© 2024 WLRN
Play Live Radio
Next Up:
0:00 0:00
Available On Air Stations

International agency reopens probe into Venezuela security forces

FILE - Karim Ahmed Khan, International Criminal Court chief prosecutor, speaks during a news conference at the Ministry of Justice in the Khartoum, Sudan, Aug. 12, 2021.
Marwan Ali
FILE - Karim Ahmed Khan, International Criminal Court chief prosecutor, speaks during a news conference at the Ministry of Justice in the Khartoum, Sudan, Aug. 12, 2021.

THE HAGUE, Netherlands — International prosecutors should resume investigating alleged crimes against humanity in Venezuela by security forces under President Nicolás Maduro because the country’s own probe has fallen short, the International Criminal Court ruled Tuesday.

The court had suspended an investigation into alleged wrongdoing including use of excessive force and torture — its first in Latin America — after Venezuela asked to take over the case in April last year.

Seven months later, Prosecutor Karim Khan sought to reopen his investigation, saying that Venezuelan efforts toward delivering justice “remain either insufficient in scope or have not yet had any concrete impact on potentially relevant proceedings.”

READ MORE: World Court rejects Venezuela's bid to block a Guyana border ruling — with oil billions at stake

Judges agreed, and the court said in a statement Tuesday that Venezuela’s actions do “not sufficiently mirror the scope” of the intended investigation, including by failing to focus on more than just low-level perpetrators.

Human Rights Watch welcomed the ruling.

“With today’s decision, ICC judges have greenlighted the only credible pathway to justice for the victims of abuses by Nicolás Maduro’s government,” Juanita Goebertus, the group’s Americas Director, said. “The decision confirms that Venezuela is not acting to bring justice for the crimes likely to be within the ICC’s investigation. Impunity remains the norm."

The decision comes less than three weeks after Khan visited Venezuela and signed a memorandum of understanding with Maduro to establish an office for ICC prosecutors in the country.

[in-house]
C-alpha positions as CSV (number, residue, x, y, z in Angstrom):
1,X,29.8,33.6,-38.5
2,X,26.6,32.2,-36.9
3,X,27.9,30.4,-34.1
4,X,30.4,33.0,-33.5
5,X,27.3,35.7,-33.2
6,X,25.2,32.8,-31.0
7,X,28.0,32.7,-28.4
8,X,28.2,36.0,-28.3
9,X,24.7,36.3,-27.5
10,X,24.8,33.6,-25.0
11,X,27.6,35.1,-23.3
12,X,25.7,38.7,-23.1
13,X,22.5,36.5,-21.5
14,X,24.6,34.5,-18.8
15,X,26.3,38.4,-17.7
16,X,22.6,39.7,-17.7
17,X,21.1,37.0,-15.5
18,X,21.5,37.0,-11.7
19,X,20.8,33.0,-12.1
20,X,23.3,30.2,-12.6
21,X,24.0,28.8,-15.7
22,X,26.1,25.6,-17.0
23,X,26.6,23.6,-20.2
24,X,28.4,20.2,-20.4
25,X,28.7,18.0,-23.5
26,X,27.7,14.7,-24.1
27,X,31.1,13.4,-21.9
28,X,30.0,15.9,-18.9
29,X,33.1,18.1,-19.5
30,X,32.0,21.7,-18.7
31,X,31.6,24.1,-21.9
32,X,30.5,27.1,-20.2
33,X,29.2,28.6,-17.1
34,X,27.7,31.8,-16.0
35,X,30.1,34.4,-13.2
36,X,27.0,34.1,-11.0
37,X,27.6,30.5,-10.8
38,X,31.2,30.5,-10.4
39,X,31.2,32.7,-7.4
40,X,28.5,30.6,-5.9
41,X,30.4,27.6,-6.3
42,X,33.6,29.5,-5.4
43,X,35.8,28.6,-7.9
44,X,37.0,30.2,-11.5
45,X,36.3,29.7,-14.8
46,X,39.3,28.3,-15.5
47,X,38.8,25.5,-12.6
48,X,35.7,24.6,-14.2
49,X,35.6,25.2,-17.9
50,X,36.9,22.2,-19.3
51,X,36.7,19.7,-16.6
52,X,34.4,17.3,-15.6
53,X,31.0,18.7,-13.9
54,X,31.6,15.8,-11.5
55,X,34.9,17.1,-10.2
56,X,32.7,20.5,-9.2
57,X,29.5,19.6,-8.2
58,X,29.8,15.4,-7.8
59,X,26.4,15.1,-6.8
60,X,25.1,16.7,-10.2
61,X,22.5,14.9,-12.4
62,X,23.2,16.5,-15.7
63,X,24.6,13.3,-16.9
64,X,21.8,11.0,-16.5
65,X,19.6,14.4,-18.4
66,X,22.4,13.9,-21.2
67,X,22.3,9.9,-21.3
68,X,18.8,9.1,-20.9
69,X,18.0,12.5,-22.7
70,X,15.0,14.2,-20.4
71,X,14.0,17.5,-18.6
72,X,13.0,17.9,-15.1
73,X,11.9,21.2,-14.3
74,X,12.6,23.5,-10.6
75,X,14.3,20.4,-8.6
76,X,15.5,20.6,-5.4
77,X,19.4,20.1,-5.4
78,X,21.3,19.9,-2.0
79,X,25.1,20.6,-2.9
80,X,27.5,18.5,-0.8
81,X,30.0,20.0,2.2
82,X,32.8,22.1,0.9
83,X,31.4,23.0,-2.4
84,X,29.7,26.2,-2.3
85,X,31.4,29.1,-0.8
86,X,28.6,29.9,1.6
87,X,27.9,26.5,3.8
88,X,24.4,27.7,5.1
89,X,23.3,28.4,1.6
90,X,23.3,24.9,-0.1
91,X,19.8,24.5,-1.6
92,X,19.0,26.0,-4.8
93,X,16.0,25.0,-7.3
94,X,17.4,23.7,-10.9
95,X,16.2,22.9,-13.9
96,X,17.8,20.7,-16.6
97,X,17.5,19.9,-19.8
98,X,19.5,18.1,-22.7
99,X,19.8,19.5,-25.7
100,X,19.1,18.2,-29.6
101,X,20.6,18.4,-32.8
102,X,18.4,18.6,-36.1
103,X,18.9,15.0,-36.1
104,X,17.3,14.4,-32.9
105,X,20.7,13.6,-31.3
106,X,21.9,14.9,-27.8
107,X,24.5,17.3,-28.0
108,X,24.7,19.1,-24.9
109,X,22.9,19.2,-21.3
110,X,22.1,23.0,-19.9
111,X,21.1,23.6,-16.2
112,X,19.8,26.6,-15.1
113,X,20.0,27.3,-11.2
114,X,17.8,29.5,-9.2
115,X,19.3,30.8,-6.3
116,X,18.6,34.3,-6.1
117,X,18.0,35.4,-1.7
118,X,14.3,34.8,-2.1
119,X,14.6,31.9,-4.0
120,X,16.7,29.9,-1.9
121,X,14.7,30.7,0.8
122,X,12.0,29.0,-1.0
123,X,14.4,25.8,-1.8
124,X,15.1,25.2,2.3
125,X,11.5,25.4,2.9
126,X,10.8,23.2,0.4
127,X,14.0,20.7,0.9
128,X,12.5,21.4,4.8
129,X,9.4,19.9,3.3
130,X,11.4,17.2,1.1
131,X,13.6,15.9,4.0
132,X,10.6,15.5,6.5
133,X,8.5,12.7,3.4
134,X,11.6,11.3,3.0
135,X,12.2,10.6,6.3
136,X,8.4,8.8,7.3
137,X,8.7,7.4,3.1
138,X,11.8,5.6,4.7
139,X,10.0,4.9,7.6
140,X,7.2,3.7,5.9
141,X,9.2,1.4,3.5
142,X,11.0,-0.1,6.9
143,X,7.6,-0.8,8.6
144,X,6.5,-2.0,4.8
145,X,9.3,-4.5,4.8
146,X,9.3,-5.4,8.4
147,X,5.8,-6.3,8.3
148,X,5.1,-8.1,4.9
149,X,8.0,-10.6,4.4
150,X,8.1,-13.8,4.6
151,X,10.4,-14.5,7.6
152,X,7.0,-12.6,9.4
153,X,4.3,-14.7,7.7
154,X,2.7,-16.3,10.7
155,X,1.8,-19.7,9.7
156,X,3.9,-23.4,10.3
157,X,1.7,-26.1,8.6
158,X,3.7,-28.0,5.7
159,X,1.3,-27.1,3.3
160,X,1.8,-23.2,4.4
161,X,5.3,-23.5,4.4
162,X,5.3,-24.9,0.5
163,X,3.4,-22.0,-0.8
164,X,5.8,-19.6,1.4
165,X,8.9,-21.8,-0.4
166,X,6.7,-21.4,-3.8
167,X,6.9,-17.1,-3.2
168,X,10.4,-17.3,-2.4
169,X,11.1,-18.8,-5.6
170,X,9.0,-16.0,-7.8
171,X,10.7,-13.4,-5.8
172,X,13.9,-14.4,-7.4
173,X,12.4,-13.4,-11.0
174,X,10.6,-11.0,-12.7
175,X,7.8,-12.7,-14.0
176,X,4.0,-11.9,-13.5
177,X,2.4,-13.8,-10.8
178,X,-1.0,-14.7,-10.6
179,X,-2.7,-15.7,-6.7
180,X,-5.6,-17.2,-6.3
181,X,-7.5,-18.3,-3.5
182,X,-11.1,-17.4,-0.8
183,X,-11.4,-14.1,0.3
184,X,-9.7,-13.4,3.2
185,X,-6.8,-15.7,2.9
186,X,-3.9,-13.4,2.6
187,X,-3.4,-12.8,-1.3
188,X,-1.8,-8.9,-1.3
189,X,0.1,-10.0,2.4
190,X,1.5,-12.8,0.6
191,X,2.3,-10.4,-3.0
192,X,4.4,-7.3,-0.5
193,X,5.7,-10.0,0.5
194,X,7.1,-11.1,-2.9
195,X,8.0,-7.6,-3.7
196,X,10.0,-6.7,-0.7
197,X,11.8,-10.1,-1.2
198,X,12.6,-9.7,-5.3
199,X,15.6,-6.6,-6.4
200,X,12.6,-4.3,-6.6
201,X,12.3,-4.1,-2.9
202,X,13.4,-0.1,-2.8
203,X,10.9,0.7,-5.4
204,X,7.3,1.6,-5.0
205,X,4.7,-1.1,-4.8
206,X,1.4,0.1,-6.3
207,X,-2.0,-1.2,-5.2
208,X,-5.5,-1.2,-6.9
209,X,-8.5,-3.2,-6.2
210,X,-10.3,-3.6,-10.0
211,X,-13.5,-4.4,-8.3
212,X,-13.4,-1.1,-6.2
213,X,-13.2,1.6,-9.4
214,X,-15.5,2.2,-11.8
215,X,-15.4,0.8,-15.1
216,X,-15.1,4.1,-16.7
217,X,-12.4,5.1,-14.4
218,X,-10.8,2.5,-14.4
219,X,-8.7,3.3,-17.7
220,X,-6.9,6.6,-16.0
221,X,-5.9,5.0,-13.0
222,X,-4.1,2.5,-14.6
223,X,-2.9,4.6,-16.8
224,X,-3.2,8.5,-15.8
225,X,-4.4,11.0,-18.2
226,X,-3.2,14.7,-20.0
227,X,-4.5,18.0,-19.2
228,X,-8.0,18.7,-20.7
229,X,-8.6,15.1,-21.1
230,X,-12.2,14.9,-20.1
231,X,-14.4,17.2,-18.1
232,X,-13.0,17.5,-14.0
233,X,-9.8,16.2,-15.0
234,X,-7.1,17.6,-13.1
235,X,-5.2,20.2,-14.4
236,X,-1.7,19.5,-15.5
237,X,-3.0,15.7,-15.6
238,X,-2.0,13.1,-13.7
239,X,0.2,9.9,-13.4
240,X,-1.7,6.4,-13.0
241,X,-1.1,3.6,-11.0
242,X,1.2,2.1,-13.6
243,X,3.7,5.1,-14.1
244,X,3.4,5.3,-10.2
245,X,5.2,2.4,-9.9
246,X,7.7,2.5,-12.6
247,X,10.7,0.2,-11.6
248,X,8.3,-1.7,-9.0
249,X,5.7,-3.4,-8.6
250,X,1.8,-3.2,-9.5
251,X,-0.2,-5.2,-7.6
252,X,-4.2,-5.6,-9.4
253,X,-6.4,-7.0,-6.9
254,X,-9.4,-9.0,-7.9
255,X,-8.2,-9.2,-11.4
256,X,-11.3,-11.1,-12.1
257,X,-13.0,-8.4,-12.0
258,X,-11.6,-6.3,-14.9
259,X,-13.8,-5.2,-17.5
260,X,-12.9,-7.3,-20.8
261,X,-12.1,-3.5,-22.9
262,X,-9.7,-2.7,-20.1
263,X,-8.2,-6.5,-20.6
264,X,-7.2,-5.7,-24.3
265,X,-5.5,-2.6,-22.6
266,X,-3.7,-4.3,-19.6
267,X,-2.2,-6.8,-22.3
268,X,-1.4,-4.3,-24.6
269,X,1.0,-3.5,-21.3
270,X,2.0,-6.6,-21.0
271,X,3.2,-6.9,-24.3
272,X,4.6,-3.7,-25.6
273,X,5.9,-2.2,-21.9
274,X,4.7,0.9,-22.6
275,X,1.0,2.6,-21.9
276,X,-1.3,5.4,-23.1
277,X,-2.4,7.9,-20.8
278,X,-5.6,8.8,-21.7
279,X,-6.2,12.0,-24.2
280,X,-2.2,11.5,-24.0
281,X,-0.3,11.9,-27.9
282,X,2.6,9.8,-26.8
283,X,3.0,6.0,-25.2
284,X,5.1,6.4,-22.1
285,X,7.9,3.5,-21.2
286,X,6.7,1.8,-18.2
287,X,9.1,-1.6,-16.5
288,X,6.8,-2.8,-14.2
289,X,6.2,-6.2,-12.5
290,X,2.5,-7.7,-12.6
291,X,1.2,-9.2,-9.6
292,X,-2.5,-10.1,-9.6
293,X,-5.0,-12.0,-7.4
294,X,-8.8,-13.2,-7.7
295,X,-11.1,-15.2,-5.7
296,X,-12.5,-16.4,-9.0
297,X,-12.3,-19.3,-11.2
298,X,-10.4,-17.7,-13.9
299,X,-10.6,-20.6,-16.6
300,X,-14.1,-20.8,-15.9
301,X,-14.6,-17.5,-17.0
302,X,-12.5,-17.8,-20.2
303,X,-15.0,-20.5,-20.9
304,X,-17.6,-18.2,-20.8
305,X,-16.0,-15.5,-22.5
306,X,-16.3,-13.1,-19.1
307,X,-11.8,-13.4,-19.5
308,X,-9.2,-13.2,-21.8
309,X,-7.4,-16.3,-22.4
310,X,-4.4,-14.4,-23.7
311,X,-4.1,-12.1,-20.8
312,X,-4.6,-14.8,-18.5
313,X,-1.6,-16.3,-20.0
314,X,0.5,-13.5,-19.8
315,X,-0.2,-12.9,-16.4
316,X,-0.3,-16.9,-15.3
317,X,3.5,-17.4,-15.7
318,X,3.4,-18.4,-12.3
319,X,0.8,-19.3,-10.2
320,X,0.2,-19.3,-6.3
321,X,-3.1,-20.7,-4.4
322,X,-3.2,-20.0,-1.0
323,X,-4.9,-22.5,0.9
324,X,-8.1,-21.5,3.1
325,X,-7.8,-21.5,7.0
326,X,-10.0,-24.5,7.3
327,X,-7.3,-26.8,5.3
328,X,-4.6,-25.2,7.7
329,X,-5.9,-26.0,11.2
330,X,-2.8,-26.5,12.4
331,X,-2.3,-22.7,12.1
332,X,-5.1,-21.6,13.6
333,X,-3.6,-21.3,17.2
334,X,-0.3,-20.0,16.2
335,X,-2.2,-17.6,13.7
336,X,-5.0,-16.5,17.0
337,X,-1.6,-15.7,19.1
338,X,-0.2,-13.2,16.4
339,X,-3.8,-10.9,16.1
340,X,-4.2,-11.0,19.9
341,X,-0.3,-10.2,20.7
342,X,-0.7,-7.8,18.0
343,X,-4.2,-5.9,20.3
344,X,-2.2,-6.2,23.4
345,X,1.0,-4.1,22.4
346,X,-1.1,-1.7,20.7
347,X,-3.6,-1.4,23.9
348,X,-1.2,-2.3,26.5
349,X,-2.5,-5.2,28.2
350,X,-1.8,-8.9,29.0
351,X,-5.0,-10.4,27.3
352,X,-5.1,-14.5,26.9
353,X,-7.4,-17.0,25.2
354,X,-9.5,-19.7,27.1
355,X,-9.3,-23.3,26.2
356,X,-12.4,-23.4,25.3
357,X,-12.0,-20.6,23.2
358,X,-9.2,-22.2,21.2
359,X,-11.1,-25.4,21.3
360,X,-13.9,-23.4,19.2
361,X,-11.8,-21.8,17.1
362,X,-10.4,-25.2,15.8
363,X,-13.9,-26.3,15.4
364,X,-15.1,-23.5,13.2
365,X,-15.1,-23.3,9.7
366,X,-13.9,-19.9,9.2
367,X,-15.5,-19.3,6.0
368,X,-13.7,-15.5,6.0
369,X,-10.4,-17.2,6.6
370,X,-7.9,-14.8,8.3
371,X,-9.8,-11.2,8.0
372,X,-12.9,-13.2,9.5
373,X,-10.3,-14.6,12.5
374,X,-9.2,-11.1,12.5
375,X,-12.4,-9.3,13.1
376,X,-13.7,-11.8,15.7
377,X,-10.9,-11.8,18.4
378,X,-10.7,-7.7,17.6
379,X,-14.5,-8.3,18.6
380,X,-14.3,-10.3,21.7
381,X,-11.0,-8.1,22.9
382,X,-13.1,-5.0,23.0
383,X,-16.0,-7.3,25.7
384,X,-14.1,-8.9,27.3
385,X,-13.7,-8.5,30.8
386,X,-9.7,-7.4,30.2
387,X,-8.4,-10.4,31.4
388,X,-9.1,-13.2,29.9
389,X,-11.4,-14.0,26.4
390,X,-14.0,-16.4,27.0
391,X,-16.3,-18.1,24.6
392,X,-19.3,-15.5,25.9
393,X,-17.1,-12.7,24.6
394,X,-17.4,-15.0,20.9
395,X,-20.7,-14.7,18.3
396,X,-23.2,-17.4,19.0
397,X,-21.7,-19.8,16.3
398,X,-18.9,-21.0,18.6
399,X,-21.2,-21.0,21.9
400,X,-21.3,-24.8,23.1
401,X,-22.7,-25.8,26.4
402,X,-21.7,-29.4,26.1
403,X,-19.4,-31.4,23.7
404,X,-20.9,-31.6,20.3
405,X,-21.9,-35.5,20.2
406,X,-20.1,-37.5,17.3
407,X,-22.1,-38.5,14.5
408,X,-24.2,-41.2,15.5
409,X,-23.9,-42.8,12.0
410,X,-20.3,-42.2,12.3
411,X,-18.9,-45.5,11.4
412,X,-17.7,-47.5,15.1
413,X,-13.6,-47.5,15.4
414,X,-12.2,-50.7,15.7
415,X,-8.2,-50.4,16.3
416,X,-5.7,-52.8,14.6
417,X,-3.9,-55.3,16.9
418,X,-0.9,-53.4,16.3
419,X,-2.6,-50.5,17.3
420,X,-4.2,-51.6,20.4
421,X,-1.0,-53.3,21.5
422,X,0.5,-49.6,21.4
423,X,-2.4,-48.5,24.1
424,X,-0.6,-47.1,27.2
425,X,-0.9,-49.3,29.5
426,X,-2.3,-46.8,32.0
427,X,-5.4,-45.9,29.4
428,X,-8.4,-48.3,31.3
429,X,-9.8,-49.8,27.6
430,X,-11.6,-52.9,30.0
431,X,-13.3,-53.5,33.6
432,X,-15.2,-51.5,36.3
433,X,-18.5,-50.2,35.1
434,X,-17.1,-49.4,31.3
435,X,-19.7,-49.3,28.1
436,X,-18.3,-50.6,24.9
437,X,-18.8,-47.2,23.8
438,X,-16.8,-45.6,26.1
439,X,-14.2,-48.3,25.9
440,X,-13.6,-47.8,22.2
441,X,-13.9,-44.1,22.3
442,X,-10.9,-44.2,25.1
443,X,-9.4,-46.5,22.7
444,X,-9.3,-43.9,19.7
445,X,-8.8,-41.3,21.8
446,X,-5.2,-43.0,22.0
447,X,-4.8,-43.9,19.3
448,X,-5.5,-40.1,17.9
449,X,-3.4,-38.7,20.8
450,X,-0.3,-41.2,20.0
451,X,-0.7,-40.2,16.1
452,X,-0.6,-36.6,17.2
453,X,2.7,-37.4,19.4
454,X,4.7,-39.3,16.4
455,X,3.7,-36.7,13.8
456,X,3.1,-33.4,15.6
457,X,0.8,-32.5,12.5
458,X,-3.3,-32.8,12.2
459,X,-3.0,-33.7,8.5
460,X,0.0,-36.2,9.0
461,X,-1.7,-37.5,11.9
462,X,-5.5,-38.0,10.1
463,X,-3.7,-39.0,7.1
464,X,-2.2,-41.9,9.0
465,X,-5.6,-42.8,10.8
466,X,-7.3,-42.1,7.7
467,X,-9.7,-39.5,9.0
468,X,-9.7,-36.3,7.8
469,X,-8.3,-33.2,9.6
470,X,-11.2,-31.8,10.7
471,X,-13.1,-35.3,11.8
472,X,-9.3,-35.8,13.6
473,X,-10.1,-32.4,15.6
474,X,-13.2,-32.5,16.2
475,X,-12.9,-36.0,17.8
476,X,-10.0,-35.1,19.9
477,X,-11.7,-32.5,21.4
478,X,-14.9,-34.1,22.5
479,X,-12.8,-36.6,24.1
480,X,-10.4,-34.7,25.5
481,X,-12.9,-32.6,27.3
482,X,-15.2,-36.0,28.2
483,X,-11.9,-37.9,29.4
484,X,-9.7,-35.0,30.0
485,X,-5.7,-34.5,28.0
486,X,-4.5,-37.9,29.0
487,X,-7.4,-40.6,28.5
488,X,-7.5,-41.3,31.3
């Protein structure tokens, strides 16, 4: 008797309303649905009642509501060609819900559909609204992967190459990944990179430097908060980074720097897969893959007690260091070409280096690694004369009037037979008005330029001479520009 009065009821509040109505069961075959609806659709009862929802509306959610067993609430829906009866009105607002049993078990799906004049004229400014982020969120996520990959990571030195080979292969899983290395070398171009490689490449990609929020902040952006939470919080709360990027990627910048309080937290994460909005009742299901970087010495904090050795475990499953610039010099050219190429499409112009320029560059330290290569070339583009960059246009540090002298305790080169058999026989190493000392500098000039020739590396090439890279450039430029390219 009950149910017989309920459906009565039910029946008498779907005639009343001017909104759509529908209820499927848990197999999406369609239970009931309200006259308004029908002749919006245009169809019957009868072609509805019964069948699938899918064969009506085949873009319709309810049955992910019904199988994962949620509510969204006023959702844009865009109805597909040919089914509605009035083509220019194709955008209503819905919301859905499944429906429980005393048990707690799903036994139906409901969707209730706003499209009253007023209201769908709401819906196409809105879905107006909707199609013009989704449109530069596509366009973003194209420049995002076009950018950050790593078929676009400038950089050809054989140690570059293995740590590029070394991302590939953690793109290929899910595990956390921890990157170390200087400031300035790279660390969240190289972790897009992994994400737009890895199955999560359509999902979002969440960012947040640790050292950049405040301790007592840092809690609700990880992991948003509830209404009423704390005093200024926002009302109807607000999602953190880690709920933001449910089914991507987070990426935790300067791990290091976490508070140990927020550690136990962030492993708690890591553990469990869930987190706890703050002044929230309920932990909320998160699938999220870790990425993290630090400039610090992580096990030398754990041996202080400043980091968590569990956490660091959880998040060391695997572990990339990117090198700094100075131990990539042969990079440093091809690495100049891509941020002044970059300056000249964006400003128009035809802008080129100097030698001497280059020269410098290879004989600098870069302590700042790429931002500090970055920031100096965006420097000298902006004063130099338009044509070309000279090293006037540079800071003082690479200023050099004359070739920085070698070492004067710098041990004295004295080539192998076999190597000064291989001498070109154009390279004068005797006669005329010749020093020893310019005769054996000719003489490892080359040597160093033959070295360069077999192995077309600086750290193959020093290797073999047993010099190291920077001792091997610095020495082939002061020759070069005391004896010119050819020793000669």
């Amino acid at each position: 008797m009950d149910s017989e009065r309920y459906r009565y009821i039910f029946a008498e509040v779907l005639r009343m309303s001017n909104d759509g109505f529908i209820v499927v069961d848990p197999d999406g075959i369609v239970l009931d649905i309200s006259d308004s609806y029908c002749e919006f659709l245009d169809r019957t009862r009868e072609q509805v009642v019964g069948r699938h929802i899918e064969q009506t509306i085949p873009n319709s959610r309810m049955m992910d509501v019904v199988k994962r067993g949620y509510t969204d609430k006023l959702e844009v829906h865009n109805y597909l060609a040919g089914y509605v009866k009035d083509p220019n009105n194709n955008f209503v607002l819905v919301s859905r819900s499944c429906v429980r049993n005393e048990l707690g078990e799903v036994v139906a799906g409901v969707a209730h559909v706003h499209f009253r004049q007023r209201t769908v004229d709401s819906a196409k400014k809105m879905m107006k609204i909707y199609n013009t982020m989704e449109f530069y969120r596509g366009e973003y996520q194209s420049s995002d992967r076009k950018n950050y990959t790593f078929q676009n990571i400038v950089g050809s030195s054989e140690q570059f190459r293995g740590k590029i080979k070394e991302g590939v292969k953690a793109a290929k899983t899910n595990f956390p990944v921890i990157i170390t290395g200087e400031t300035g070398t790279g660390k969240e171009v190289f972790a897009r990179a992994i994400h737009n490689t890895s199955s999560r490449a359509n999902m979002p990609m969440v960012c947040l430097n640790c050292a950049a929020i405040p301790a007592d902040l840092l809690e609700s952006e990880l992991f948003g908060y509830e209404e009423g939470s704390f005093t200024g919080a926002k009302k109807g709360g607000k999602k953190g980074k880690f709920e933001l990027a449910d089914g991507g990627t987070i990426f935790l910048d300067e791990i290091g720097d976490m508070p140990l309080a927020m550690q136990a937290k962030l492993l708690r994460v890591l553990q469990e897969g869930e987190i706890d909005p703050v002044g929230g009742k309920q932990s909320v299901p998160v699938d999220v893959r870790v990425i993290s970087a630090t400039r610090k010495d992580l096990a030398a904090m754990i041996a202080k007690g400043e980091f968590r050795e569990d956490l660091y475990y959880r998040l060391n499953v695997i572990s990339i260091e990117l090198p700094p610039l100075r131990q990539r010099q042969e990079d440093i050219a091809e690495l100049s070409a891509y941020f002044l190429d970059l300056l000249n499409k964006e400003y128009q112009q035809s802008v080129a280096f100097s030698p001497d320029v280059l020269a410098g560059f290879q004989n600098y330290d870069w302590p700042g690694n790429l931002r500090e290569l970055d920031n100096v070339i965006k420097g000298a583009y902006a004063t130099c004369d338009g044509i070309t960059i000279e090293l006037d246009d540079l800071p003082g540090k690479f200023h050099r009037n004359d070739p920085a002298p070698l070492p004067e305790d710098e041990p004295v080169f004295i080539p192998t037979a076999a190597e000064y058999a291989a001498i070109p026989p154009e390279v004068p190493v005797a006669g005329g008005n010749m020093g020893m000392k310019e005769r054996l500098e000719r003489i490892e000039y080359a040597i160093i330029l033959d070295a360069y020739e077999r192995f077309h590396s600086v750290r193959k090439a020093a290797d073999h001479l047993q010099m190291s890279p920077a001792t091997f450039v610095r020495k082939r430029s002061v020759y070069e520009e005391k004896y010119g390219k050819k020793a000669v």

The case was brought to the court in 2018 by member states Argentina, Canada, Colombia, Chile, Paraguay and Peru, who sought an investigation into alleged crimes in Venezuela since early 2014, the year after Maduro took office.

Khan’s predecessor, Fatou Bensouda, conducted a preliminary probe and in 2020 said she found a reasonable basis to conclude that crimes against humanity had been committed in Venezuela, since at least April 2017. Bensouda’s probe focused mainly on allegations of excessive force, arbitrary detention and torture by security forces during a crackdown on anti-government protests in 2017.

The ICC is a court of last resort that investigates alleged war crimes, crimes against humanity and other grave offenses when nations are unable, or unwilling, to do so.

Judges said that Venezuelan investigations appeared to be focused on low-level perpetrators. The ICC seeks to prosecute senior commanders deemed responsible for crimes.

The judges also noted that “Venezuela appears to have taken limited investigative steps and that, in many cases, there appear to be periods of unexplained investigative inactivity,” the court said in its statement.

They also said that the domestic investigations in Venezuela did not appear to sufficiently cover parts of the international probe — including allegations of persecution and sexual crimes.

More On This Topic